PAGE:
company with the necessary capital and specialist skills. The owner or controller
may be the state, which is the case in the ¢rst example, or a private person or
company, as in the second. In terms the provisions are much alike, but the ¢rst is
a general direction made under legislative authority by Australian Ministers
responsible for the regulation ofo¡shore oil and gas production,while the second
is a clause of an agreement between a private ownerof land in Scotland and the
holder of a coal mining lease over it. The provisions share the characteristic of
expressinga power to consent ^ or not ^ to the drilling of a well or pitin appar-
ently unfettered terms. Such consents are, in practice, rarely problematic ^ the
resourceowner or controller shares with the exploitingcompanya ¢nancial i nter-
est in speedy and full exploration and production ^ but if a dispute did arise and
require resolution by litigation, the court would need to decide whether the dis-
cretion of the owner to refuse or qualify consent had been properly exercised.
Should or will the fact that the power is administrative (as in the ¢rst case),
contractual (as in the second), determine or in£uence the court’s construction of
these discretionary powers?
Discretion ^ a legally-constituted power of decision ^ is a staple element in both
and contractual arrangements, but whereas its judicial control
provides the core of administrative law in the United Kingdom and Australia, it
is hardly even acknowledged as an issue in the standard authorities on contract.
This may be because the basic contractual discretions are commonly not
4 Powersof th is type in relation to state-ownedor controlled petroleum resources may sometimes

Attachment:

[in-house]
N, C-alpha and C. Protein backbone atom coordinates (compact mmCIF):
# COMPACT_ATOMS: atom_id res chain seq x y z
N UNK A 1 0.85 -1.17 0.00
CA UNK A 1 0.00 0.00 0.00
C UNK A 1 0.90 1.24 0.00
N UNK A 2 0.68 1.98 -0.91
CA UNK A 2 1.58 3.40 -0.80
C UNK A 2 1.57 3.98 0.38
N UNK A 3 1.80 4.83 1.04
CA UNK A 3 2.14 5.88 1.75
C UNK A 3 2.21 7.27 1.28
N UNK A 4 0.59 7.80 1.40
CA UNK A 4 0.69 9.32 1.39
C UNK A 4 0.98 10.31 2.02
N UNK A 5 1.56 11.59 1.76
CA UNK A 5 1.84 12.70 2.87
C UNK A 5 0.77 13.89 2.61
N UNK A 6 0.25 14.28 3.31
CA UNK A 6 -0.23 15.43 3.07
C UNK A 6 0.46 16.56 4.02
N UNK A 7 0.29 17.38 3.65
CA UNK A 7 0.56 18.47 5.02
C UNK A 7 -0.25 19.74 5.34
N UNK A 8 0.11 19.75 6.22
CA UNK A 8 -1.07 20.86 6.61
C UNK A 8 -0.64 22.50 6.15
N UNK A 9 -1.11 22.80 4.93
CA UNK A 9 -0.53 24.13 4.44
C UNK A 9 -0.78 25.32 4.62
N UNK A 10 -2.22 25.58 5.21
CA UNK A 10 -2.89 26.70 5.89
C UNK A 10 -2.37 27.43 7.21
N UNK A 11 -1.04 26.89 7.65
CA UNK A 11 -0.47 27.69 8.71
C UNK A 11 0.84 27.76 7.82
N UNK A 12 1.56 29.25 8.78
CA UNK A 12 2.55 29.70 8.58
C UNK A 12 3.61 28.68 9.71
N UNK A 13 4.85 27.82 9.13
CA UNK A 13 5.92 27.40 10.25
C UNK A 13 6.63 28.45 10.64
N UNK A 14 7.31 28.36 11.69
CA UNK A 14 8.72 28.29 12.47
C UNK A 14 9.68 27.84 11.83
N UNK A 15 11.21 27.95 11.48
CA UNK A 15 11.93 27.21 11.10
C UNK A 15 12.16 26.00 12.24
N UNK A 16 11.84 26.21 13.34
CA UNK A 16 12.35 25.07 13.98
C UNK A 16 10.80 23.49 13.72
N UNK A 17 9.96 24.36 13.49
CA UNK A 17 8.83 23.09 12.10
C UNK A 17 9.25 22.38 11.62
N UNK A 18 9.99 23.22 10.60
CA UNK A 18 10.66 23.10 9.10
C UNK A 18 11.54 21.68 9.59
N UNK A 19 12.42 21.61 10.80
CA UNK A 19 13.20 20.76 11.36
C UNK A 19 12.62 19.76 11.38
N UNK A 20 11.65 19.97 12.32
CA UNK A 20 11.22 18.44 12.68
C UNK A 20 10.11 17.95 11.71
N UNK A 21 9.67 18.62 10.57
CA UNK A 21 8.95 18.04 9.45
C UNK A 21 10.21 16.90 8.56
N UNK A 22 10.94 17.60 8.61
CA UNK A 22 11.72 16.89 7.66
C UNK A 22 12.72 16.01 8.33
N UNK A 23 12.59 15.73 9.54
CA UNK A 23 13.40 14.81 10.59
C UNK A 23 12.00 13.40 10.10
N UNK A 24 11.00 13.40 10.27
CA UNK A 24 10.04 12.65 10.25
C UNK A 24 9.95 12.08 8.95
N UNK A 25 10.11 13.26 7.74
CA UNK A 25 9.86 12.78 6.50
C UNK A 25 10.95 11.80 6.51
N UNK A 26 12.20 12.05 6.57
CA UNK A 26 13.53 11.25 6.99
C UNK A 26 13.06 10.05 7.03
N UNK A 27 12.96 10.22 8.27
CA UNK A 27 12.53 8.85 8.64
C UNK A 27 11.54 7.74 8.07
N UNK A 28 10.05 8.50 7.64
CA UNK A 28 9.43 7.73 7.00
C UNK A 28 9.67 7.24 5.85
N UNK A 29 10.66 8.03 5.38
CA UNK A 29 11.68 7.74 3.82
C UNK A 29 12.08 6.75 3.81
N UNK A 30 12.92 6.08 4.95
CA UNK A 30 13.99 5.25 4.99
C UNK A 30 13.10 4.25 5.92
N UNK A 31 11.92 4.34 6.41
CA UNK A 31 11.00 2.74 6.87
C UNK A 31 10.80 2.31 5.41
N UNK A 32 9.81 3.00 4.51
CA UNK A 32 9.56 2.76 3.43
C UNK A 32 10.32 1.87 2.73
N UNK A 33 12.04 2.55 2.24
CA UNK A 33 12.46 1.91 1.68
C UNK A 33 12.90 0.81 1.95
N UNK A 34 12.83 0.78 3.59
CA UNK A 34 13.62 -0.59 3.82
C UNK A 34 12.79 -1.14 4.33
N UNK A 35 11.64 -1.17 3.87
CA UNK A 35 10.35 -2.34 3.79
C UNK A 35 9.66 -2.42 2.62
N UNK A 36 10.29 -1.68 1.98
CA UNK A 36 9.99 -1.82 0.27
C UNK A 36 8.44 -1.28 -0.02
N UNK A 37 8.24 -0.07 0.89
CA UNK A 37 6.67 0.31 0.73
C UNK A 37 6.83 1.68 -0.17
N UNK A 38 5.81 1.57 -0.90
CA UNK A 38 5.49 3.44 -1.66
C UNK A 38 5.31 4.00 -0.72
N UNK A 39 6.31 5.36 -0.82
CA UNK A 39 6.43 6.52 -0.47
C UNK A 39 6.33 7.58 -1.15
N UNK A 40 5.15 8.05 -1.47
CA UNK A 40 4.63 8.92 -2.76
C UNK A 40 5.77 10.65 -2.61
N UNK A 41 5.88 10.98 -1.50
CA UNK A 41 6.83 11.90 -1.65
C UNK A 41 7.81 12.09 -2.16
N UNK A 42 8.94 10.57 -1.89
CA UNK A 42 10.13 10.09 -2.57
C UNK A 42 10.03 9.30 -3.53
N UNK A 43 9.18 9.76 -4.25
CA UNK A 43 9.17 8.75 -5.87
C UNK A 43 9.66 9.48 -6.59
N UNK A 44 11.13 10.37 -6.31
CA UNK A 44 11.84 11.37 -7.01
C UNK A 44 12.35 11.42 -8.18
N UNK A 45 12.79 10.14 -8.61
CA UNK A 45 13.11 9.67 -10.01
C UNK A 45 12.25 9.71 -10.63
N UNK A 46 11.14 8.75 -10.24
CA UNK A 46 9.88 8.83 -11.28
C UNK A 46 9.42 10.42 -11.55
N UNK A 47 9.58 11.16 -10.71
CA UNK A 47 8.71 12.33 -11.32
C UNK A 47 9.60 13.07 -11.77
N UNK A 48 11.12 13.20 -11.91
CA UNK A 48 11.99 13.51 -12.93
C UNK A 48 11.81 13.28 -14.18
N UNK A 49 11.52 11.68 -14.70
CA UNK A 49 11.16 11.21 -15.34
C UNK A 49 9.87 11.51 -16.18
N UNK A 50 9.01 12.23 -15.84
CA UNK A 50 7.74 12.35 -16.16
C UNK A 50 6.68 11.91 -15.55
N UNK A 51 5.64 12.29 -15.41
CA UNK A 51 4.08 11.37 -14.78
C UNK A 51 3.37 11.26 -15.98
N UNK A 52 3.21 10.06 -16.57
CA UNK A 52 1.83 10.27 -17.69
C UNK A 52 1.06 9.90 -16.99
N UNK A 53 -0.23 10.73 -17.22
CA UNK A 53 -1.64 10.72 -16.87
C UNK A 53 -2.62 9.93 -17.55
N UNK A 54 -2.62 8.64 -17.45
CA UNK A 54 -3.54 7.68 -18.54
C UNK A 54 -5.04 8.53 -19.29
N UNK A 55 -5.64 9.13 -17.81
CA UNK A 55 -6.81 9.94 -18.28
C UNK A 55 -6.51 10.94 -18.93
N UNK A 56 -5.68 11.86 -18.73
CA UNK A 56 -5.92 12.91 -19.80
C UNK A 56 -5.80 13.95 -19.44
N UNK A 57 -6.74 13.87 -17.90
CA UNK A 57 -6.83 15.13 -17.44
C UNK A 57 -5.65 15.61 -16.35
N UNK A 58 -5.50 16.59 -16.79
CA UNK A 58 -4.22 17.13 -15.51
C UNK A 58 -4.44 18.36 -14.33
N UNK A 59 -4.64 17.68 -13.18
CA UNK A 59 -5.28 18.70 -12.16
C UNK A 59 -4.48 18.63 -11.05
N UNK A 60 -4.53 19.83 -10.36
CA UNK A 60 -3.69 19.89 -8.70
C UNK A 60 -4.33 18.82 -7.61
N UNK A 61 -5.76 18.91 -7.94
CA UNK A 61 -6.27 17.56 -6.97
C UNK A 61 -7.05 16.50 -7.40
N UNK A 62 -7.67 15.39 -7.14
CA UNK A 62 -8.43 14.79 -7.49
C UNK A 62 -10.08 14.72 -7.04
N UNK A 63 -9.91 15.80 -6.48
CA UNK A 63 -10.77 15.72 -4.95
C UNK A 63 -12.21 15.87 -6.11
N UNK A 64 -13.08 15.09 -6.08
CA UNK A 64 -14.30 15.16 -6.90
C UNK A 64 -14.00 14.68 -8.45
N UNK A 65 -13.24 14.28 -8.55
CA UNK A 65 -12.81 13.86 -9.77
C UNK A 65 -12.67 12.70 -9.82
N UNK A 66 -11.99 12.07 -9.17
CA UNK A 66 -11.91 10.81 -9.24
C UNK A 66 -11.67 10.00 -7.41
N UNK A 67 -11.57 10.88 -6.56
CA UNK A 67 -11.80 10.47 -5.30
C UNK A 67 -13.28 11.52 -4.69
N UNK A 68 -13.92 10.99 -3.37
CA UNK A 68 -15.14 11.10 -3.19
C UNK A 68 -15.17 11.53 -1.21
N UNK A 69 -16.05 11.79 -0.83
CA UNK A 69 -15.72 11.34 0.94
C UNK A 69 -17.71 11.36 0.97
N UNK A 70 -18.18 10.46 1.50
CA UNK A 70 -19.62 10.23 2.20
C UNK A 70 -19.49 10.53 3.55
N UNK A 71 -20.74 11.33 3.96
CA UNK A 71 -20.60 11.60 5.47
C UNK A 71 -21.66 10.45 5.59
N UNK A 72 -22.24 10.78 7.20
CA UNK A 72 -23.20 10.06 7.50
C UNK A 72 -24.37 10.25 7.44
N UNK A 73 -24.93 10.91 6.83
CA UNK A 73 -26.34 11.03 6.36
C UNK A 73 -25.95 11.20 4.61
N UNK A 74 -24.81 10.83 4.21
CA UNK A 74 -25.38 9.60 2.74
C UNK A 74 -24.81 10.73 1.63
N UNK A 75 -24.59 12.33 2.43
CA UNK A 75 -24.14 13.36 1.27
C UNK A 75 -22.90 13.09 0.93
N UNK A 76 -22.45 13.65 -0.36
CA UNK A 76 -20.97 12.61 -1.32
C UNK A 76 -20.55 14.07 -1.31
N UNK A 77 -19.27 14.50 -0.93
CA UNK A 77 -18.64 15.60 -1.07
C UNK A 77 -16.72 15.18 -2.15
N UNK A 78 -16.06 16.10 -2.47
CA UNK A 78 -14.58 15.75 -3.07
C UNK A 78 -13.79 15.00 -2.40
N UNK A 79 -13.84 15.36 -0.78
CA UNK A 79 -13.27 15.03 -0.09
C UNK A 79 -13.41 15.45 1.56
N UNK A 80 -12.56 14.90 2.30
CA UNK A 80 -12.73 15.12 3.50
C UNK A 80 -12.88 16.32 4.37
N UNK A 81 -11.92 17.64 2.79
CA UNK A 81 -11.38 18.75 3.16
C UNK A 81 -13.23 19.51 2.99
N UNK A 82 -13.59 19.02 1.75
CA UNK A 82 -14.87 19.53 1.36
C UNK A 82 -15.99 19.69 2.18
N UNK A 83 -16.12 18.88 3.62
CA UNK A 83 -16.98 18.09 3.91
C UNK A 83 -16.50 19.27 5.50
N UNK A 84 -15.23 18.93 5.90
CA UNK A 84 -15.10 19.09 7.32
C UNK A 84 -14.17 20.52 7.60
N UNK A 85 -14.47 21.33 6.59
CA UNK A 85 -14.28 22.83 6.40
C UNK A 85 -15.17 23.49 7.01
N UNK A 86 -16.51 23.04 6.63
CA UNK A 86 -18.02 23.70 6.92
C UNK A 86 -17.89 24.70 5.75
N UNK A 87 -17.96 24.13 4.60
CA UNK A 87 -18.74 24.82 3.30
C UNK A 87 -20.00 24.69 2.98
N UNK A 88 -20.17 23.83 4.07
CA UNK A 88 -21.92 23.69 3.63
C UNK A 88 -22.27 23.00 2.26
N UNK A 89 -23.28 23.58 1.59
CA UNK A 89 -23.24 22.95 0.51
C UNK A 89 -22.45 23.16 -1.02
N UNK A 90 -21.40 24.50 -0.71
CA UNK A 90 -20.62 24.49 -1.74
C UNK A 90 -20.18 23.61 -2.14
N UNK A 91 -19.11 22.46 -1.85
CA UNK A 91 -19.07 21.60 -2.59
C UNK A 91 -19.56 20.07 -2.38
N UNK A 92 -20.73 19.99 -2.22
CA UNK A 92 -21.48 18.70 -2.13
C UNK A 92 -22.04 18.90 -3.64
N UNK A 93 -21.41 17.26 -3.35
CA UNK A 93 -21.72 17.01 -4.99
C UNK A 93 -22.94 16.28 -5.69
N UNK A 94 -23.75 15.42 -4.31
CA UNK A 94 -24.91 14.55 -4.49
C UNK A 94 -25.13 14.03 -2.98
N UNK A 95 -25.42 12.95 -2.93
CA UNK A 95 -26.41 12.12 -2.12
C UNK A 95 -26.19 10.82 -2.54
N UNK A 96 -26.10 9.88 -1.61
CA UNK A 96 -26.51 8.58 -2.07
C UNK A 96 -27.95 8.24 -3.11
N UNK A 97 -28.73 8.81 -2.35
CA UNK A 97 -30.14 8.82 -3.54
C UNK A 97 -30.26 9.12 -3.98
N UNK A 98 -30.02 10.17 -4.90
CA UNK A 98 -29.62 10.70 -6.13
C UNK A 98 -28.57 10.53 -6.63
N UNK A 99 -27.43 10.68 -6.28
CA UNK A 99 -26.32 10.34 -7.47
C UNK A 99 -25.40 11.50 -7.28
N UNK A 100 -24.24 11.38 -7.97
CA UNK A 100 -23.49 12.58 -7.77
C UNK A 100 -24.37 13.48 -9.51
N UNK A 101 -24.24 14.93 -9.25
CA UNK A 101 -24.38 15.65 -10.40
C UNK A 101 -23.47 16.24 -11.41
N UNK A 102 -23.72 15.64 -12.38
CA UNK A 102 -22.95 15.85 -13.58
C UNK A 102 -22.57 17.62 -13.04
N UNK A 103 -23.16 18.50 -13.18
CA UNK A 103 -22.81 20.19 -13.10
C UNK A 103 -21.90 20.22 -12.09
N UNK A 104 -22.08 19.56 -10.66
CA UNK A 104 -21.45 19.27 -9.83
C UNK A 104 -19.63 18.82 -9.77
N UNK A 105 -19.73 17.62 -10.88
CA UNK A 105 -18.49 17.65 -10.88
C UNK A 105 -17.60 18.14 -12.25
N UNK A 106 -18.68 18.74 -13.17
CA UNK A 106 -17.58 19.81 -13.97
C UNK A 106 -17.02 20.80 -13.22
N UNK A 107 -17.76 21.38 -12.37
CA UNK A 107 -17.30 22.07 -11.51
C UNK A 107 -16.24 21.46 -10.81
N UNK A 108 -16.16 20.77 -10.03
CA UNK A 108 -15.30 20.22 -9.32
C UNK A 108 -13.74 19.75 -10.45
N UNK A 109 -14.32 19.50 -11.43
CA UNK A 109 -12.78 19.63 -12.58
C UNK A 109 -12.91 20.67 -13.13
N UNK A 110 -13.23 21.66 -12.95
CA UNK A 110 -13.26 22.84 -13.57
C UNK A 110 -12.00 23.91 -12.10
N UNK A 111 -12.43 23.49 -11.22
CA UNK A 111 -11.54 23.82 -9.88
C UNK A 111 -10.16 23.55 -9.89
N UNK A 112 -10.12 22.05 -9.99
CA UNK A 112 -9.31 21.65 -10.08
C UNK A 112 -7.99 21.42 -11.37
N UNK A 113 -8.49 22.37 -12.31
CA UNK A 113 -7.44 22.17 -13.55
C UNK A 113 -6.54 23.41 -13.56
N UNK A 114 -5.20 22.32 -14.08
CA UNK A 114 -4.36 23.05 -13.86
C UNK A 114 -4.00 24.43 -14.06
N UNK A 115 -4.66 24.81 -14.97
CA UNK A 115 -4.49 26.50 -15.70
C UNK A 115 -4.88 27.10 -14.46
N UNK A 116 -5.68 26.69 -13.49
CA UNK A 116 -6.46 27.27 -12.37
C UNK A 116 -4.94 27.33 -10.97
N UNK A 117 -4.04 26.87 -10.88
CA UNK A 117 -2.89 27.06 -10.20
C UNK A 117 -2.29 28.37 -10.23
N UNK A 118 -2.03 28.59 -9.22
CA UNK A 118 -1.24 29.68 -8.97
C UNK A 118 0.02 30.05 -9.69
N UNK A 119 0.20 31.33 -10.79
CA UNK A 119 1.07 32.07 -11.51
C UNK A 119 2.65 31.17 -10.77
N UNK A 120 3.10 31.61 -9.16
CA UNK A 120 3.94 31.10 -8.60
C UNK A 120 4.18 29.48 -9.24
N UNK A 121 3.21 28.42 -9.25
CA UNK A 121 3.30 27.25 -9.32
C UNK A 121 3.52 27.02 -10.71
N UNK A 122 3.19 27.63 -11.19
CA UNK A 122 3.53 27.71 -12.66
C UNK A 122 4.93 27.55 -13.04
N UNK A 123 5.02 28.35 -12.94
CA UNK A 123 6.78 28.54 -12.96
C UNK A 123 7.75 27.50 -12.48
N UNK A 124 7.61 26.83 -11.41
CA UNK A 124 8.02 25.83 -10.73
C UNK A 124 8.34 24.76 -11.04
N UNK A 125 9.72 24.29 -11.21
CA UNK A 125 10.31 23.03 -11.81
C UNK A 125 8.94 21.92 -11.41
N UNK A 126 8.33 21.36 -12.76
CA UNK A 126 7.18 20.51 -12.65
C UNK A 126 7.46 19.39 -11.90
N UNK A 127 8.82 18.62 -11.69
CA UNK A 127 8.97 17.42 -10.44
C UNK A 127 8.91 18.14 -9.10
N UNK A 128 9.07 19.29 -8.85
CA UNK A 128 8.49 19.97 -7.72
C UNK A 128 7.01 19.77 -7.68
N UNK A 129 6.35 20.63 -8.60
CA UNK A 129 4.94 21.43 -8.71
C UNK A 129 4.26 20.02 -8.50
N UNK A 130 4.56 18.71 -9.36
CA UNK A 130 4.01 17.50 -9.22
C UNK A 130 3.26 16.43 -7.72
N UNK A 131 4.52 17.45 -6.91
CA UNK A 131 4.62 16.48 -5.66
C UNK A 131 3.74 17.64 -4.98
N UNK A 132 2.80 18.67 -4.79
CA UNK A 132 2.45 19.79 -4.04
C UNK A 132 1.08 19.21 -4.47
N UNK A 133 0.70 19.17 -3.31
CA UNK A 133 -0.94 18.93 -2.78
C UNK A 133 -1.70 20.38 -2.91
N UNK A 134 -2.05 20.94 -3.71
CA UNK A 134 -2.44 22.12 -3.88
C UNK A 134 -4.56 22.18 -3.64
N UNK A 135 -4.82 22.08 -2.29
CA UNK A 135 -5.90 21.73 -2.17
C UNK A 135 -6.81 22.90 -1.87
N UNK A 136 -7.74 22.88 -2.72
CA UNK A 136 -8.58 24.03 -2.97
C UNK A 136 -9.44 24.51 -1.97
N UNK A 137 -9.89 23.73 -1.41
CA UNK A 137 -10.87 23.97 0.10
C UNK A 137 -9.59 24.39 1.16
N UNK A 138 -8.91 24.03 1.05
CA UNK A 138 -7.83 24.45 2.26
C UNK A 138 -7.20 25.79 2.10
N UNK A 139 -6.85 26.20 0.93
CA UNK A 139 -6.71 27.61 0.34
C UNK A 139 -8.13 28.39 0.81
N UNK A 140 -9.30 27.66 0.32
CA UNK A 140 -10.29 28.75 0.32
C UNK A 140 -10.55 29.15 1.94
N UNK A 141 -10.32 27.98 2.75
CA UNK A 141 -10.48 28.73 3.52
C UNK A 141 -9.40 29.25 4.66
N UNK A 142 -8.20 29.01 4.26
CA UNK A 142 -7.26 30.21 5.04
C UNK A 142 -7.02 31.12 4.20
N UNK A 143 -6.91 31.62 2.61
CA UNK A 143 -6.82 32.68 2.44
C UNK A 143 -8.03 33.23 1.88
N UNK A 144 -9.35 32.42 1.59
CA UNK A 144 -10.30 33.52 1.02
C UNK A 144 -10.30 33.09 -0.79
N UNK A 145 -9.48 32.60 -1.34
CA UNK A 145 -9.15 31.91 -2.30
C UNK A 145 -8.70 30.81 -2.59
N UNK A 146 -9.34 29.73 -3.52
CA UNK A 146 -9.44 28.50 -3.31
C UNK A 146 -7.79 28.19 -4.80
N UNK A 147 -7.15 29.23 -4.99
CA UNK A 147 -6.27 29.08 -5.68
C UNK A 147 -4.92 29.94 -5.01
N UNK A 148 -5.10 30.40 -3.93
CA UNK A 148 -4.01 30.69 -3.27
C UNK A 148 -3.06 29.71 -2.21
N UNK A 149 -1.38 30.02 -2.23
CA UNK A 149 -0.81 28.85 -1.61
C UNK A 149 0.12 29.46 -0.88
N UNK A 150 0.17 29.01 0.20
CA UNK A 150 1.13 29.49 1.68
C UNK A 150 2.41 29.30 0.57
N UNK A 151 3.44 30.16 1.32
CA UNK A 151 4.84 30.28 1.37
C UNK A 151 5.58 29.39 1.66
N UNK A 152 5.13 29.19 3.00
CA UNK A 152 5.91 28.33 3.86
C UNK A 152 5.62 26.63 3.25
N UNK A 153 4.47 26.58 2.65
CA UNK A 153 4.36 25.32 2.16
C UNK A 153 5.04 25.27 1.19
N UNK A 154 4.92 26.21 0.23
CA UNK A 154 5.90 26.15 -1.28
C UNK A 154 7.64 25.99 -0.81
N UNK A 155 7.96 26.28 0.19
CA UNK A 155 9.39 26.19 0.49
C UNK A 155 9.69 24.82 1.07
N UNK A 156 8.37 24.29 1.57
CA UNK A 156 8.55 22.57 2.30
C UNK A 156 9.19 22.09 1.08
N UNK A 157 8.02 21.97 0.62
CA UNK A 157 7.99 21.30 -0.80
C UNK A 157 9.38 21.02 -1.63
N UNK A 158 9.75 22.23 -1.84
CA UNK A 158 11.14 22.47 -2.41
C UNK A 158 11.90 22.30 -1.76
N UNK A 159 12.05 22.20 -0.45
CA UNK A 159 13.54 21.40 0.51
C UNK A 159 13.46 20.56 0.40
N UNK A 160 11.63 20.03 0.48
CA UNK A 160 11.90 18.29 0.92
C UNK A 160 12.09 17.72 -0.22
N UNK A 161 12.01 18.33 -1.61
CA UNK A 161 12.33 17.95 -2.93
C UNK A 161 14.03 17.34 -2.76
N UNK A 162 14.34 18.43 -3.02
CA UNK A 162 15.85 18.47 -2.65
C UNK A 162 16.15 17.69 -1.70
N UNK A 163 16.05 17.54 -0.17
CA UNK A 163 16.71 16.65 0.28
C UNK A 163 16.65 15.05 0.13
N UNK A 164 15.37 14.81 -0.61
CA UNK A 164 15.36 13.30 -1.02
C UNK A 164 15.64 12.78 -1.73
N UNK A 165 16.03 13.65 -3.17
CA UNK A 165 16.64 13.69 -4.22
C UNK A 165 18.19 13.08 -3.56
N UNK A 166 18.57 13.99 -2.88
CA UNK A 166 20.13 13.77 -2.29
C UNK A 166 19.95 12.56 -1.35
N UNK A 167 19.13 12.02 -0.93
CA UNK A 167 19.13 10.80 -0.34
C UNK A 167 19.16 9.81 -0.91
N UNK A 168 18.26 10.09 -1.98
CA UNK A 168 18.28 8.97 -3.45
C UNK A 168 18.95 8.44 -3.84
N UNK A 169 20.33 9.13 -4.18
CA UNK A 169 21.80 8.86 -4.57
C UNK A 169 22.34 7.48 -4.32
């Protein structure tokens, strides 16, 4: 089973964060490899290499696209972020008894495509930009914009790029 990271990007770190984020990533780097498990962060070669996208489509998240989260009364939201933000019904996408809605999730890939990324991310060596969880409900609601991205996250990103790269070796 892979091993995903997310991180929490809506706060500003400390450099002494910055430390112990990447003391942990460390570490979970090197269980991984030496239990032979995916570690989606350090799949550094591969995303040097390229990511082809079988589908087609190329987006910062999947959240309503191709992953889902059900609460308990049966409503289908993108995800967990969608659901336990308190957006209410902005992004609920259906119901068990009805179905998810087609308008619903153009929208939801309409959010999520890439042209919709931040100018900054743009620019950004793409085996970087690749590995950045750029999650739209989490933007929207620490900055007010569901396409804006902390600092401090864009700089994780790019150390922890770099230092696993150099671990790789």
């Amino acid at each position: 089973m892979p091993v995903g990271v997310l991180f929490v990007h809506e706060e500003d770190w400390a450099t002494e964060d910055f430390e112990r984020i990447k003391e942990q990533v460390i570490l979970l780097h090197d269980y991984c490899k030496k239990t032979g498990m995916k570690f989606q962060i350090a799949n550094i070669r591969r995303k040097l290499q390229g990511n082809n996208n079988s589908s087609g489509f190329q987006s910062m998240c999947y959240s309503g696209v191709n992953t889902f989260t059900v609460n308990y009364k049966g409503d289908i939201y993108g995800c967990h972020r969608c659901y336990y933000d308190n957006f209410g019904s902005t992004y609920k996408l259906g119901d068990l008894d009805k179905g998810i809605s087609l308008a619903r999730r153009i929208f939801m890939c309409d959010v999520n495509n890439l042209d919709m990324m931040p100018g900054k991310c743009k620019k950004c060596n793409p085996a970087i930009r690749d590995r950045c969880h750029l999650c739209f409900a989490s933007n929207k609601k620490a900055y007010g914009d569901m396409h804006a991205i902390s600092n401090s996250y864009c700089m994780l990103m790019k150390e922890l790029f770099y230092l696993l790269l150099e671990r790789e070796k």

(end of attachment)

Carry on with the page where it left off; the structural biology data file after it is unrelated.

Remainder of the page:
be expressed in contractual form, as in the United K ingdom petroleum production licence
entirely determined by regulations under s 4(1)of the Act, and I take the view that such licences
are likely to be interpretedas ifthey were regulatory in nature: see T.C. Daintith, G. D.M.Wil-
loughbyand A. D.G. Hill (eds), UnitedKingdomOil and Gas Law (London: Sweet and Maxwell,3d
ed, 2004-, looseleaf ) para 1^335, and below, 212,228.
5 There is a very largeliterature on administrative discretion, both viewedfrom a speci¢cally legal
standpoint and in terms of general discussion of decision making: see D. Galligan, Discretionary
Powers: A Legal Study of O⁄cialDiscretion (Oxford: Clarendon Press, 1986); I. Ehrlich and R. A.
Posner,‘An Economic Analysis of Legal Rule Making’ (1974) Journal of Legal Studies 257; G.
Teubner,‘Juridi¢cation: Concepts, Aspects, Limits, Solutions’ in G. Teubner (ed), Juridi¢cationof
SocialSpheres(Berlin: de Gruyter,1987) 3^49;C. Diver,‘The Optimal Precisionof Administrative
Rules’(1983) 93 YaleLJ 65; G. R.Baldwin and K. Hawkins,‘Discretionary Justice: DavisRecon-
sidered’PL 570,G. R. Baldwin,Rules and Government (Oxford: Clarendon Press,1995) 3^58,
174^192; G. R. Baldwin,‘WhyRules Don’tWork’ (1990) 53MLR 321.
6 Neither the authors of Chitty on Contracts (London: Sweet and Maxwell, 29
ed, 2004), nor
McBryde, the authorof the current standard Scottish contract text, regard discretionary power
in contract as an issue meriting explicit discussion. Chitty does not give ‘discretion’an index e ntry.
W.W. McBryde,TheLaw of Contract in Scotland (Edinburgh:W. W. Green, 2
ed, 2001) cites a few
‘discretion’ cases under such heads as implied terms (paras 9^74 to 9^76), consent to assignation
(para 12^44), and rights of termination(para 20^25).The Stair Memorial Encyclopediaof the Laws of
Scotland,vol 15 (Edinburgh:Law Society of Scotland and Butterworths,1996),title Obligations,
takes the same approach (see eg paras 860, 861). Compare W. M. Gloag, Law of Contract (Edin-
burgh: W. Green, 2
ed, 1929), who devotes a section to ‘implied limitations of discretionary
powers’ in his discuss ion of implied terms: 302^308.
555rThe Modern LawReview Limited 2005